Over the final days of the campaign, CJR is publishing a series of pieces under the headline “Ask Obama This” and “Ask Romney This,” suggesting themes and questions that reporters and pundits can consider posing to the presidential candidates. This installment focuses on questions that could (and should) be asked of both candidates, but that seems particularly pressing for the incumbent.
Criminal justice reform may top the list of third-rail political issues to be strictly avoided on the campaign trail. And, perhaps as expected, it didn’t rear its head at any of the presidential debates.
Politicians from both major parties tend to shy away from crime, unless it’s to promise to throw criminals under the jail.This can always change, though, and it’s worth noting that violent crime rose 18 percent last year, according to a new report from the US Bureau of Justice Statistics, the first rise in two decades.
One of the most devastating debate moments in the history of televised debates came in 1988, when Bernard Shaw of CNN, the moderator, asked Michael Dukakis, the Democratic nominee, “Governor, if Kitty Dukakis [the Governor’s wife] were raped and murdered, would you favor an irrevocable death penalty for the killer?” Dukakis said, “No, I don’t, and I think you know that I’ve opposed the death penalty during all of my life.” The passionless answer may have been consistent with his policies, but many voters saw Dukakis as unfeeling.
Flash forward nearly a quarter of a century, and a different calculus is at hand. As the Willie Horton ads from that 1988 Dukakis/George H.W. Bush race made plain, the image of the black male as predator evokes deep fears in sections of the electorate and the society. This can be true even when the overall facts don’t support the logic of those fears.
For example, a 2011 compilation of essays and studies by the Aspen Institute (Race, Crime, and Punishment: Breaking the Connection in America) showed the ways in which African-Americans and Latinos are disproportionately monitored, arrested, and incarcerated compared to whites who commit the same crimes. The federal US Sentencing Commission, for another, finds that black drug criminals receive 10 percent more time than whites who commit the same crimes.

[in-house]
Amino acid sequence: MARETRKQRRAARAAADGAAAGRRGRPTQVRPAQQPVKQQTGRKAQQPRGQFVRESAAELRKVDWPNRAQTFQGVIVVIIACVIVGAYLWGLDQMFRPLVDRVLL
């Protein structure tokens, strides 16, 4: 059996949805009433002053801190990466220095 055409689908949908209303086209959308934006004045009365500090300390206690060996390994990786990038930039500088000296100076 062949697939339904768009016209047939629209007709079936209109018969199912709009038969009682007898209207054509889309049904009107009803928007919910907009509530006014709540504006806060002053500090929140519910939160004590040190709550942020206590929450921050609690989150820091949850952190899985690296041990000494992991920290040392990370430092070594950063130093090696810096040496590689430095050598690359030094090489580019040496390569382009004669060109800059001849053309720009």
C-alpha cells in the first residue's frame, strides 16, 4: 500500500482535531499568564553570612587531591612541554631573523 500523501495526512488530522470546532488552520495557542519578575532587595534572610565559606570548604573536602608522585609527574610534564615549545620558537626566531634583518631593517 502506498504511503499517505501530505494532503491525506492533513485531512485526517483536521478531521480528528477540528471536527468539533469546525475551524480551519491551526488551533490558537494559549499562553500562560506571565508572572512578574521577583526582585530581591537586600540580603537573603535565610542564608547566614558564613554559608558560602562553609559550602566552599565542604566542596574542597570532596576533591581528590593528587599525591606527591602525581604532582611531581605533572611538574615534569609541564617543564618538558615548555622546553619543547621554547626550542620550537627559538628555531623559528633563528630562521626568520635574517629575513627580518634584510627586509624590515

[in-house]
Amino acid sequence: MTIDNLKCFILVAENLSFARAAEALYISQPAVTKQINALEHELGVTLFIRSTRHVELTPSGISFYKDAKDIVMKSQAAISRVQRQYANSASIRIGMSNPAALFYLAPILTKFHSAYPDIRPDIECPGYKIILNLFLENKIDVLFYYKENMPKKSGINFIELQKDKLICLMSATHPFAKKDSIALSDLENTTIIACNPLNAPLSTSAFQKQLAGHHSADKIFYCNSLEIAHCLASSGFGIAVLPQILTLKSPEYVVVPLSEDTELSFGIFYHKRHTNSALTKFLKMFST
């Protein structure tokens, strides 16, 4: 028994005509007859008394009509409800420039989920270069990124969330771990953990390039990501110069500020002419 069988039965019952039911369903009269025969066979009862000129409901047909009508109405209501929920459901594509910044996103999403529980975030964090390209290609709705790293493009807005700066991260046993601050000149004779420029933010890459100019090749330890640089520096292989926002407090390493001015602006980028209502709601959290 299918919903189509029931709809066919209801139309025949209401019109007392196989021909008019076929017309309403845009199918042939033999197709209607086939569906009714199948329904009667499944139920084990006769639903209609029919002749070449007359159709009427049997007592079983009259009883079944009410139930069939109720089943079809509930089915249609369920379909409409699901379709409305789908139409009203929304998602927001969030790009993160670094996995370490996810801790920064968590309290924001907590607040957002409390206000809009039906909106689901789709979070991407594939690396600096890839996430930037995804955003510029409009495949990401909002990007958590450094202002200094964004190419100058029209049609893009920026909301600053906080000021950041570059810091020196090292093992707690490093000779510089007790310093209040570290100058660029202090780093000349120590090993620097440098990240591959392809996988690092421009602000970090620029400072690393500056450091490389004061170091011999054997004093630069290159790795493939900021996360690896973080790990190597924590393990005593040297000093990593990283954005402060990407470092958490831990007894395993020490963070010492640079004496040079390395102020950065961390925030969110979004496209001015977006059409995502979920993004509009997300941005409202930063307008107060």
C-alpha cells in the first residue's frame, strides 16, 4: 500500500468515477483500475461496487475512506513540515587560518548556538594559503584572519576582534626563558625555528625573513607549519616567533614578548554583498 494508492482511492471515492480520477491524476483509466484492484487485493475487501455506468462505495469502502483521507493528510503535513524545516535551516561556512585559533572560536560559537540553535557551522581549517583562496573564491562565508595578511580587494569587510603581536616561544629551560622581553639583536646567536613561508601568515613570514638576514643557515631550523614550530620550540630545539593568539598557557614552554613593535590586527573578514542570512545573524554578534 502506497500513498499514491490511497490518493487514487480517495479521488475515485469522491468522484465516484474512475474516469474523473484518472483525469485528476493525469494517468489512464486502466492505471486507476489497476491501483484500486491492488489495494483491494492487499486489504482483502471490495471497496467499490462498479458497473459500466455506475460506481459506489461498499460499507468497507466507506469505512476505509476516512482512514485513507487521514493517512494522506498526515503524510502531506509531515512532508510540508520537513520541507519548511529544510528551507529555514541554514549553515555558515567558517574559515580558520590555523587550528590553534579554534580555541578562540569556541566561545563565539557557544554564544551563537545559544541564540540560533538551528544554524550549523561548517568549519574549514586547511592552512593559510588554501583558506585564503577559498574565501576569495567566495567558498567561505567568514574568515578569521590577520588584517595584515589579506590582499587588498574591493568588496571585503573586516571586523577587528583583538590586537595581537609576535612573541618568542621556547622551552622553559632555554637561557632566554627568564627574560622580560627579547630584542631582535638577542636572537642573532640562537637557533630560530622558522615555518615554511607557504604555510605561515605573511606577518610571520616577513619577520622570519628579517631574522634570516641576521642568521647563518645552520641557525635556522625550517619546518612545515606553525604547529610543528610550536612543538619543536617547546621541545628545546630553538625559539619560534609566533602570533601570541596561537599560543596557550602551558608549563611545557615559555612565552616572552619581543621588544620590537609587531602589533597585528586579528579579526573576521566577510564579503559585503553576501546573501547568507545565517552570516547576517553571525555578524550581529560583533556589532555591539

So how do such fears play out in policy debates when the sitting president is black? Imagine this for a second. President Barack Obama—a black biracial man—steps out in the final days of the campaign and says that he will push a major initiative to create a prison-to-education-to-work program.
OK, it is a stretch. The political calculus could be devastating, given that race regularly re-emerges (note the recent “gotcha” video, Obama discussing his former pastor, which recently made air in Fox News circles, though it was from 2007).
Still, there are certainly many criminal justice problems to address, and they affect budgets, communities, and thousands of American families. Incarceration in America costs tens of billions of dollars each year—in 2008, $52 billion for state incarcerations alone. And when all those prisoners get out, as most of them do, what do we get?
Rehabilitation programs have often lost ground to work programs run by or with private companies. American prisoners run telephone banks and make bluejeans, but a smaller percentage than in the past are enrolled in higher education; and the educational level of prisoners remains deficient compared to their generational cohorts not incarcerated. A 2003 Justice Policy Institute study found: “In 1991, 57 percent of State prisoners reported participating in education programs.” At that time, the prison population was approximately 792,535.
By 1997, the number of prisoners who reported participating in correction education programs dropped to 52 percent while the prison population had grown to 1,176,564.” The 1994 Violent Crime Control and Law Enforcement Act eliminated the ability of prisoners to access Pell Grants, and diminished the rates of prisoners attaining higher education.
Journalists and pundits ought to pose tough questions for the president about criminal justice policy, no matter what the fallout. Here are a few lines of questioning that local and national reporters might pursue:
Incarceration and sentencing disparities: